When a rental property is in receivership (Part 1)

Lorraine DindiLorraine Dindi
Last updated on:
July 16, 2022
Published on:
November 9, 2021

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When a rental property is in receivership —usually because the owner of the property has defaulted on their mortgage— the tenant can find themselves caught up in possession proceedings against their landlord. This article explains what are a tenant’s rights when their home is in receivership.


What is receivership?

Receivership is a legal process wherein a specified person (the receiver) is appointed, by a court or charge-holder (usually the mortgage lender), to be in charge of the assets of an individual or a business. A landlord typically goes into receivership when they fail to pay their mortgage or breach the terms of their mortgage agreement. A receiver’s objectives can vary, so we fill focus on the most common types of receivers that a residential tenant is likely to encounter:

Law of Property Act receiver

An LPA receiver is appointed under the Law of Property Act 1925 and has the powers given to them by section 109 of that act. These include the power to grant or terminate a lease on the property, to collect rent from the tenant, to carry out the landlord’s duties, and to insure the property against fire. The LPA cannot exercise a power of sale. Note that if the landlord is a company, then the LPA receiver will also need to comply with the Insolvency Act 1986.

Fixed-charge receiver

A fixed-charge receiver is appointed under the mortgage deed and has the powers of an LPA receiver along with the additional powers given to them by the mortgage agreement. These may include the power to sell the property, to take possession of the property, to carry out repairs or building works, to insure the property against various risks, to borrow funds and instruct solicitors etc. Note that many mortgage deeds empower a fixed-charge receiver to do anything that the owner of the property may do.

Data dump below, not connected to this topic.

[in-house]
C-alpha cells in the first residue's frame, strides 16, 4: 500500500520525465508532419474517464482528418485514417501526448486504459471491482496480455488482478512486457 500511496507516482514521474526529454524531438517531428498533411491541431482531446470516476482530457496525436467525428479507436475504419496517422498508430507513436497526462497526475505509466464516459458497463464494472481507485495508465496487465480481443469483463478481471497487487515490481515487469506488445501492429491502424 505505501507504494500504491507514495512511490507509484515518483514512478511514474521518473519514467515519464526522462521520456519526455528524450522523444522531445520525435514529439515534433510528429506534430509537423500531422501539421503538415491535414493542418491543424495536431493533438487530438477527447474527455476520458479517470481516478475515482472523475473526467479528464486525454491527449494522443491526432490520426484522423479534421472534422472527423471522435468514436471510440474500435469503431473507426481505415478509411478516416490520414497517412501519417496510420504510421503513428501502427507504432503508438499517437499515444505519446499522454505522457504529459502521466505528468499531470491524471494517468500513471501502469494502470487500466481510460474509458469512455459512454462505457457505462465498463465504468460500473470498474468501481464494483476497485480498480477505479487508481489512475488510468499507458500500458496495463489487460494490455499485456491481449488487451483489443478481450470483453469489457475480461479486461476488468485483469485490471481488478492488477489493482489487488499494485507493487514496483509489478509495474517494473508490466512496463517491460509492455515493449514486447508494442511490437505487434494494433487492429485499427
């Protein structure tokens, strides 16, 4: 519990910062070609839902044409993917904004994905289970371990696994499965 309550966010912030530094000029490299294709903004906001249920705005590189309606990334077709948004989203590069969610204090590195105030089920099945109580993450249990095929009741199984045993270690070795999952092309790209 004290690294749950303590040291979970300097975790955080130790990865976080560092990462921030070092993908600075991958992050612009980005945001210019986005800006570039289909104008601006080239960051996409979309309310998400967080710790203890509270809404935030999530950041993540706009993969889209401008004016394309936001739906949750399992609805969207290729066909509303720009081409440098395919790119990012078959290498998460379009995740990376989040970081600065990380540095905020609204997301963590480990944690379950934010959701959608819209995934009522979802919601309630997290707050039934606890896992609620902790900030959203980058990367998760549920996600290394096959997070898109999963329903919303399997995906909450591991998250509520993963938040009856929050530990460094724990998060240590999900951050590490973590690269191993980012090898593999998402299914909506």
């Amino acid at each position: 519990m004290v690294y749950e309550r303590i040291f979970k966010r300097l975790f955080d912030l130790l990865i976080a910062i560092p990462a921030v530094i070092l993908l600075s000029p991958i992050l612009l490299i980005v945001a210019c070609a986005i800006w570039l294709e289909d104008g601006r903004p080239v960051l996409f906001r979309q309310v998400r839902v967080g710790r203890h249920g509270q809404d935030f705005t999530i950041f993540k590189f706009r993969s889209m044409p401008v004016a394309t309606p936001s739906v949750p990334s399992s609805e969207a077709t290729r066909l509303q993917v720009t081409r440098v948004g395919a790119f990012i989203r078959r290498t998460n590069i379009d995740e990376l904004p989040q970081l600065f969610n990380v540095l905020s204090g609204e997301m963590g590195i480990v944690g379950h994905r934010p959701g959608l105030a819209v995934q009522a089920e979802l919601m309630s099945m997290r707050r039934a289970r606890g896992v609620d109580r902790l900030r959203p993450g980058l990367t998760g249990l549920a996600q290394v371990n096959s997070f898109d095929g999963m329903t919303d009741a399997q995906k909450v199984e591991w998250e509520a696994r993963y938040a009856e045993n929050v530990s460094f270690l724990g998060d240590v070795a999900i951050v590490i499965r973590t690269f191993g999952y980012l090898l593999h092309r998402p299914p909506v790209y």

Court appointed receiver

This kind of receiver is appointed by a court under the Senior Courts Act 198, and the receiver has the powers granted to them by the court order. These depend on what the court has instructed them to do e.g. to collect rent, to sell the property, to manage the property and carry out repairs. Note that the receiver can apply to court to have their powers widened if it is necessary.

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Is the tenancy binding on the receiver?

The first thing to note here is that a mortgage lender can only appoint a receiver when they can exercise the power of sale. This means that selling the property is almost always on the table, but this is not always the route that the mortgage lender —and the receiver working as their agent— will take. Mortgage lenders are often banks or building societies, and they have many options available to them to realise the security.

Since the property itself is not a loan, but the security (aka collateral) that the landlord gave in exchange for the loan, a receiver may be instructed to (a) sell the property, or (b) keep collecting rent. The route the mortgage lender takes depends on the particular facts of the case. However, it is safe to say that the receiver’s main objective will be to maximise the payments owed to the mortgage lender.

If a mortgage lender wants to sell the property, they will likely need vacant possession of the property and will seek to evict the tenant. You can read about what this means for the tenant in Part 2.

On the other hand, if the mortgage lender wants to keep collecting rent from the tenant, the receiver will usually write to the tenant informing them of receivership and the situation with the rent. A receiver in rent essentially takes the position of landlord as far as the tenant is concerned: rent is paid to them, they are the first point of call if anything goes wrong unless they’ve hired a property manager, they will carry out essential repairs etc. When the fixed term of the tenancy ends, the receiver and the tenant will decide what happens next.

It is important to understand that although a receiver in rent will function a lot like the landlord, they legally do not become the new landlord; they simply take on the right to manage the property and receive income from it. Further, the tenants rights and duties under the tenancy agreement do not change when their rental is in receivership.

Read Part 2.

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The opinions on this page are for general information purposes only and do not constitute legal advice on which you should rely.

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